Original Research ARTICLE
Global Neuropeptide Annotations From the Genomes and Transcriptomes of Cubozoa, Scyphozoa, Staurozoa (Cnidaria: Medusozoa), and Octocorallia (Cnidaria: Anthozoa)
- Section for Cell and Neurobiology, Department of Biology, University of Copenhagen, Copenhagen, Denmark
During animal evolution, ancestral Cnidaria and Bilateria diverged more than 600 million years ago. The nervous systems of extant cnidarians are strongly peptidergic. Neuropeptides have been isolated and sequenced from a few model cnidarians, but a global investigation of the presence of neuropeptides in all cnidarian classes has been lacking. Here, we have used a recently developed software program to annotate neuropeptides in the publicly available genomes and transcriptomes from members of the classes Cubozoa, Scyphozoa, and Staurozoa (which all belong to the subphylum Medusozoa) and contrasted these results with neuropeptides present in the subclass Octocorallia (belonging to the class Anthozoa). We found three to six neuropeptide preprohormone genes in members of the above-mentioned cnidarian classes or subclasses, each coding for several (up to thirty-two) similar or identical neuropeptide copies. Two of these neuropeptide preprohormone genes are present in all cnidarian classes/subclasses investigated, so they are good candidates for being among the first neuropeptide genes evolved in cnidarians. One of these primordial neuropeptide genes codes for neuropeptides having the C-terminal sequence GRFamide (pQGRFamide in Octocorallia; pQWLRGRFamide in Cubozoa and Scyphozoa; pQFLRGRFamide in Staurozoa). The other primordial neuropeptide gene codes for peptides having RPRSamide or closely resembling amino acid sequences. In addition to these two primordial neuropeptide sequences, cnidarians have their own class- or subclass-specific neuropeptides, which probably evolved to serve class/subclass-specific needs. When we carried out phylogenetic tree analyses of the GRFamide or RPRSamide preprohormones from cubozoans, scyphozoans, staurozoans, and octocorallia, we found that their phylogenetic relationships perfectly agreed with current models of the phylogeny of the studied cnidarian classes and subclasses. These results support the early origins of the GRFamide and RPRSamide preprohormone genes.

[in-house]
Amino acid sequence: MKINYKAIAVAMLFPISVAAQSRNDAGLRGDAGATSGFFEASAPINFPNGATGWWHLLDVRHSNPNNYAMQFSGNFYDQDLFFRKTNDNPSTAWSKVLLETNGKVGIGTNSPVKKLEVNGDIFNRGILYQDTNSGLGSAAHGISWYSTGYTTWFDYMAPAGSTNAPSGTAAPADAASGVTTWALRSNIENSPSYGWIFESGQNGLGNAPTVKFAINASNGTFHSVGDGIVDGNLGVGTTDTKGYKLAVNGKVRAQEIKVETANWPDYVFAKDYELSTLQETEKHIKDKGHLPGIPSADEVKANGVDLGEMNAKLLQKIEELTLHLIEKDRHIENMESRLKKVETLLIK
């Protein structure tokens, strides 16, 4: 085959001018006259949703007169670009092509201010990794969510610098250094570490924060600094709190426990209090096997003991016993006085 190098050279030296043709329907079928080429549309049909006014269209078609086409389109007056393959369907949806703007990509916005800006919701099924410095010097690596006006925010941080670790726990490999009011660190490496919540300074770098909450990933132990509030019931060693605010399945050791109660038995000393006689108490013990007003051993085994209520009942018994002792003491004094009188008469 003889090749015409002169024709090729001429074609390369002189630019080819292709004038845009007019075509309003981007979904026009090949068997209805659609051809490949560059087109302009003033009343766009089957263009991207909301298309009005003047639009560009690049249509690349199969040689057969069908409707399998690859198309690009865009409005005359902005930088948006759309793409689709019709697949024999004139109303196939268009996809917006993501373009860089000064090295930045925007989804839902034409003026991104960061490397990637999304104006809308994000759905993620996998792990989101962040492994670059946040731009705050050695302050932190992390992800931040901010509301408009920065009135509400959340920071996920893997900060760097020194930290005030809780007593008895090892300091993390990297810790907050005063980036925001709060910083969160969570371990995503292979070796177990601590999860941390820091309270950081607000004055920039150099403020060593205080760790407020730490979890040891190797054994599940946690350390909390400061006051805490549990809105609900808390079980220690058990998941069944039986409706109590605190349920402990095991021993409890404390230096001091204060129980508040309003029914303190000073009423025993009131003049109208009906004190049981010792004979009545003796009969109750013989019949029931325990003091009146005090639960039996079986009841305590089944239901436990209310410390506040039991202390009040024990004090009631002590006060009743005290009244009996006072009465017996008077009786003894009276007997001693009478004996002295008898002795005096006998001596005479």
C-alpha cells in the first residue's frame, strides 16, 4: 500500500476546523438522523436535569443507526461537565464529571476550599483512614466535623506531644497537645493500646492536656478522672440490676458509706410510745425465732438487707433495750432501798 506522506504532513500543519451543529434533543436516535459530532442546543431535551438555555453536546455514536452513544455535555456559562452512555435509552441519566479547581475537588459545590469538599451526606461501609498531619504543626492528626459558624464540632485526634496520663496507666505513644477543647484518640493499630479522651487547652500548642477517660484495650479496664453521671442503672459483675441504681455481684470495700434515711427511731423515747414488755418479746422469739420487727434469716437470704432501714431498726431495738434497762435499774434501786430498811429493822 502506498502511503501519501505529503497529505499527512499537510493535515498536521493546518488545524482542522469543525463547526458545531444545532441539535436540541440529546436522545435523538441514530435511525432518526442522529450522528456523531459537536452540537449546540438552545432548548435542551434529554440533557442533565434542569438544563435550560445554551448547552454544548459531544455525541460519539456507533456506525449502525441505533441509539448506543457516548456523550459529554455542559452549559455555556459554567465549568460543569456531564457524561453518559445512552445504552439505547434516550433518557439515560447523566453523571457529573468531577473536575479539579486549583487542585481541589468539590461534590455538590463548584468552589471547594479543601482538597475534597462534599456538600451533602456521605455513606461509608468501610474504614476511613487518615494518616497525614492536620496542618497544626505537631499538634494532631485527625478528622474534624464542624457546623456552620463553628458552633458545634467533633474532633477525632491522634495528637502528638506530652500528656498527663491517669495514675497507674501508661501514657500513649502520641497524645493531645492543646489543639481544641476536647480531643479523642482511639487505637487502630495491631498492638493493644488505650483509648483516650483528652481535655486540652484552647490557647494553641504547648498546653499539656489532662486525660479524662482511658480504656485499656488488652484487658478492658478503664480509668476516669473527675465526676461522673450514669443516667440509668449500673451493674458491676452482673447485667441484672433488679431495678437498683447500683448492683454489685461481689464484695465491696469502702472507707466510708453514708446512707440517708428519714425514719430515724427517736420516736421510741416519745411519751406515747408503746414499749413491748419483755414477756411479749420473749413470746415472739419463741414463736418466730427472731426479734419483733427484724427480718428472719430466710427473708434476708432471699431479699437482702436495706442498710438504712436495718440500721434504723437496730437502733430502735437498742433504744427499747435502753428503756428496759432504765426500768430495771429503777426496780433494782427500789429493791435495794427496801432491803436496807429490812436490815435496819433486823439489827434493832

During animal evolution, ancestral Cnidaria, Placozoa, Ctenophora, and Porifera diverged from the Bilateria more than 600 million years ago (1). Neuropeptides have, so far, only been isolated and sequenced from cnidarians (2–4), although peptide-containing endocrine cells can also be found in placozoans and ctenophores (5, 6) and peptides have been annotated in placozoan genomes (7, 8). For understanding the origins and evolution of neuropeptides, therefore, it is important to study the four above-mentioned animal phyla with a focus, perhaps, on cnidarians, because they have well-developed peptidergic nervous systems (2–4).
The phylum Cnidaria consists of six classes: Hydrozoa (Hydra and colonial polyps, such as Clytia), Scyphozoa (true jellyfishes), Cubozoa (box jellyfishes), Staurozoa (stalked jellyfishes), Anthozoa (sea anemones and corals), and Myxozoa (a group of small ectoparasites). Most Hydrozoa, Scyphozoa, Cubozoa, and Staurozoa have a life-cycle that includes a polyp and a medusa stage and these classes are, therefore, often collected into a subphylum named Medusozoa [see Figure 1, which is based on (9–11)]. The class Anthozoa is subdivided into two subclasses, Hexacorallia and Octocorallia, which have different rotational (radial) body symmetries, being a 6-fold rotational symmetry in Hexacorallia and an 8-fold rotational symmetry in Octocorallia.